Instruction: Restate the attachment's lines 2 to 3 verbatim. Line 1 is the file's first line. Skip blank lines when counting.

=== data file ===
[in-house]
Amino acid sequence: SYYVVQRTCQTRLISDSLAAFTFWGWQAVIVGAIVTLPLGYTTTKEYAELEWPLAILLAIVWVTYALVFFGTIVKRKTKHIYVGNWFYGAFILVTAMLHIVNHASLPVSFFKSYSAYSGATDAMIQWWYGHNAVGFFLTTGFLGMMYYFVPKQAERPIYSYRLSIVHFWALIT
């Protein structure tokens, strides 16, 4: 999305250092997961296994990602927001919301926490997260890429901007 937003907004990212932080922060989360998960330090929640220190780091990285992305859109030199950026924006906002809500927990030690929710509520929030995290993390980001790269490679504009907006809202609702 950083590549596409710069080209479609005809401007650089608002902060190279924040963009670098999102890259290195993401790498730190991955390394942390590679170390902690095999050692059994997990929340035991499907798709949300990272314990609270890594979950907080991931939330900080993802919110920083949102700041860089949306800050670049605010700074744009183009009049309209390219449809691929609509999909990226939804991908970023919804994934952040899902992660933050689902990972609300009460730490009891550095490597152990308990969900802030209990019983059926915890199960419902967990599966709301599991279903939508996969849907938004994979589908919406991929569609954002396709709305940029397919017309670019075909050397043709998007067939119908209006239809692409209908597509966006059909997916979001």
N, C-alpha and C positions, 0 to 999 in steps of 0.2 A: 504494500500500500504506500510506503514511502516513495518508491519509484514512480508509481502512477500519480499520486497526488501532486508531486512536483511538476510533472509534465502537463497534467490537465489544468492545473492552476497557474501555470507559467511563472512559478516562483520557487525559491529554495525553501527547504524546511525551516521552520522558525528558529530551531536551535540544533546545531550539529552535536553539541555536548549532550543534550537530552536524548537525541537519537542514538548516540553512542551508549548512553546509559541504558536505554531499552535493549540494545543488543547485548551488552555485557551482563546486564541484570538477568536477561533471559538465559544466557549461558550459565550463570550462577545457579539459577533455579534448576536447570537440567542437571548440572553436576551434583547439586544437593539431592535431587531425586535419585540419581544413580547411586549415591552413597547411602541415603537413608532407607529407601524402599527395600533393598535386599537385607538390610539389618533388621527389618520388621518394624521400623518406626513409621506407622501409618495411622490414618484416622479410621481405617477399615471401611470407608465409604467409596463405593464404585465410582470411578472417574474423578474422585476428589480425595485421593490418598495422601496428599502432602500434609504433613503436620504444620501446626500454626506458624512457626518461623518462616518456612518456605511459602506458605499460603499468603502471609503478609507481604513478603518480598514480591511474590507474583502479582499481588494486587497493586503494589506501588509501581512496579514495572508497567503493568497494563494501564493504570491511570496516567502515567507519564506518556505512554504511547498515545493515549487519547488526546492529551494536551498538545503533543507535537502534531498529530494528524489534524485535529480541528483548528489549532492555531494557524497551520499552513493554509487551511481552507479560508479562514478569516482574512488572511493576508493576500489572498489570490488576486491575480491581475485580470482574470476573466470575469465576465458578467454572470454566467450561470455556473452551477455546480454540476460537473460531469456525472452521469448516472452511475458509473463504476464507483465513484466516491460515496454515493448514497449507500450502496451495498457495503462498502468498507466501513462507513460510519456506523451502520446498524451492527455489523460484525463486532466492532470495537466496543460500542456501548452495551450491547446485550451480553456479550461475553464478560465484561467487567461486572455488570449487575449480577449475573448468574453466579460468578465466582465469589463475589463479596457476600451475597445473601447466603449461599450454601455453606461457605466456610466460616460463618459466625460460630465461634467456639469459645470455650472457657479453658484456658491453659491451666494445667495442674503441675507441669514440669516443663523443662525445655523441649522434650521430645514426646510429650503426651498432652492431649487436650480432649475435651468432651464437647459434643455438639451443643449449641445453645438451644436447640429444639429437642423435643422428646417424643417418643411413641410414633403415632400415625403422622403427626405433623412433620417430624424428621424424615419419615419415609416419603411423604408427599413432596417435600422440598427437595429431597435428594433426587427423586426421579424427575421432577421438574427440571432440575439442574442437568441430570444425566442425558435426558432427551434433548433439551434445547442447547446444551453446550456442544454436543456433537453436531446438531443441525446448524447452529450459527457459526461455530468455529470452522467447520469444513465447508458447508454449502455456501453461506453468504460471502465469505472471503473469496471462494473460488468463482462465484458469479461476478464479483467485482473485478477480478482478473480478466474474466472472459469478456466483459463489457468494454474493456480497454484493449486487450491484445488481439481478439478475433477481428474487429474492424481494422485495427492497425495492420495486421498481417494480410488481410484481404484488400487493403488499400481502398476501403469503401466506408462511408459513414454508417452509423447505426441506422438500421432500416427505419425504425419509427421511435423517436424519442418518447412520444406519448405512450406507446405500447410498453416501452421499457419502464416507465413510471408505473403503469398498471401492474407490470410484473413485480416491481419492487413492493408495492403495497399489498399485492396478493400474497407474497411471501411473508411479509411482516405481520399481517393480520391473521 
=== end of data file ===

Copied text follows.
Amino acid sequence: SYYVVQRTCQTRLISDSLAAFTFWGWQAVIVGAIVTLPLGYTTTKEYAELEWPLAILLAIVWVTYALVFFGTIVKRKTKHIYVGNWFYGAFILVTAMLHIVNHASLPVSFFKSYSAYSGATDAMIQWWYGHNAVGFFLTTGFLGMMYYFVPKQAERPIYSYRLSIVHFWALIT
């Protein structure tokens, strides 16, 4: 999305250092997961296994990602927001919301926490997260890429901007 937003907004990212932080922060989360998960330090929640220190780091990285992305859109030199950026924006906002809500927990030690929710509520929030995290993390980001790269490679504009907006809202609702 950083590549596409710069080209479609005809401007650089608002902060190279924040963009670098999102890259290195993401790498730190991955390394942390590679170390902690095999050692059994997990929340035991499907798709949300990272314990609270890594979950907080991931939330900080993802919110920083949102700041860089949306800050670049605010700074744009183009009049309209390219449809691929609509999909990226939804991908970023919804994934952040899902992660933050689902990972609300009460730490009891550095490597152990308990969900802030209990019983059926915890199960419902967990599966709301599991279903939508996969849907938004994979589908919406991929569609954002396709709305940029397919017309670019075909050397043709998007067939119908209006239809692409209908597509966006059909997916979001």